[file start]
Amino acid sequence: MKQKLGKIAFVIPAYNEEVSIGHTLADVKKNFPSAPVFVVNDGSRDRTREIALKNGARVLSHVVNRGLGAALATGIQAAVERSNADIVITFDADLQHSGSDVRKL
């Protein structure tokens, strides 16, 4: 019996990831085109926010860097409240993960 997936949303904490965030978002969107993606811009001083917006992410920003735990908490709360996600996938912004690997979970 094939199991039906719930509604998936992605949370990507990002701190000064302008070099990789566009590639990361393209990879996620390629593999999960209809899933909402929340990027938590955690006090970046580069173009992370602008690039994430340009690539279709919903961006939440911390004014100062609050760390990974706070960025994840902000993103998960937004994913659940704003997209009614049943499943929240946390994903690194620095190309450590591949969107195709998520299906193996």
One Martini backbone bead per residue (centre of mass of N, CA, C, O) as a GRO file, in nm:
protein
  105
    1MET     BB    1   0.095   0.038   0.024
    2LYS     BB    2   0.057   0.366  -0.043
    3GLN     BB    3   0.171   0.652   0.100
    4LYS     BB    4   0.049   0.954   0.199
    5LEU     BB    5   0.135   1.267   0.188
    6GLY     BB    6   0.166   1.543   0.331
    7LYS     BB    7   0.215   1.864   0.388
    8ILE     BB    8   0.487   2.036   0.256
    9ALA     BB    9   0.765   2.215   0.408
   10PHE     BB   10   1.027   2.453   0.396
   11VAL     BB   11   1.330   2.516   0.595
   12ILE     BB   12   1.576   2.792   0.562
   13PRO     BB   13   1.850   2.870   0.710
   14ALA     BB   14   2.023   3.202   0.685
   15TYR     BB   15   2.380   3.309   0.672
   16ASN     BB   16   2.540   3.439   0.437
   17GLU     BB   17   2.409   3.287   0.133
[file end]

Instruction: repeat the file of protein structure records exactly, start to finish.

Amino acid sequence: MKQKLGKIAFVIPAYNEEVSIGHTLADVKKNFPSAPVFVVNDGSRDRTREIALKNGARVLSHVVNRGLGAALATGIQAAVERSNADIVITFDADLQHSGSDVRKL
């Protein structure tokens, strides 16, 4: 019996990831085109926010860097409240993960 997936949303904490965030978002969107993606811009001083917006992410920003735990908490709360996600996938912004690997979970 094939199991039906719930509604998936992605949370990507990002701190000064302008070099990789566009590639990361393209990879996620390629593999999960209809899933909402929340990027938590955690006090970046580069173009992370602008690039994430340009690539279709919903961006939440911390004014100062609050760390990974706070960025994840902000993103998960937004994913659940704003997209009614049943499943929240946390994903690194620095190309450590591949969107195709998520299906193996």
One Martini backbone bead per residue (centre of mass of N, CA, C, O) as a GRO file, in nm:
protein
  105
    1MET     BB    1   0.095   0.038   0.024
    2LYS     BB    2   0.057   0.366  -0.043
    3GLN     BB    3   0.171   0.652   0.100
    4LYS     BB    4   0.049   0.954   0.199
    5LEU     BB    5   0.135   1.267   0.188
    6GLY     BB    6   0.166   1.543   0.331
    7LYS     BB    7   0.215   1.864   0.388
    8ILE     BB    8   0.487   2.036   0.256
    9ALA     BB    9   0.765   2.215   0.408
   10PHE     BB   10   1.027   2.453   0.396
   11VAL     BB   11   1.330   2.516   0.595
   12ILE     BB   12   1.576   2.792   0.562
   13PRO     BB   13   1.850   2.870   0.710
   14ALA     BB   14   2.023   3.202   0.685
   15TYR     BB   15   2.380   3.309   0.672
   16ASN     BB   16   2.540   3.439   0.437
   17GLU     BB   17   2.409   3.287   0.133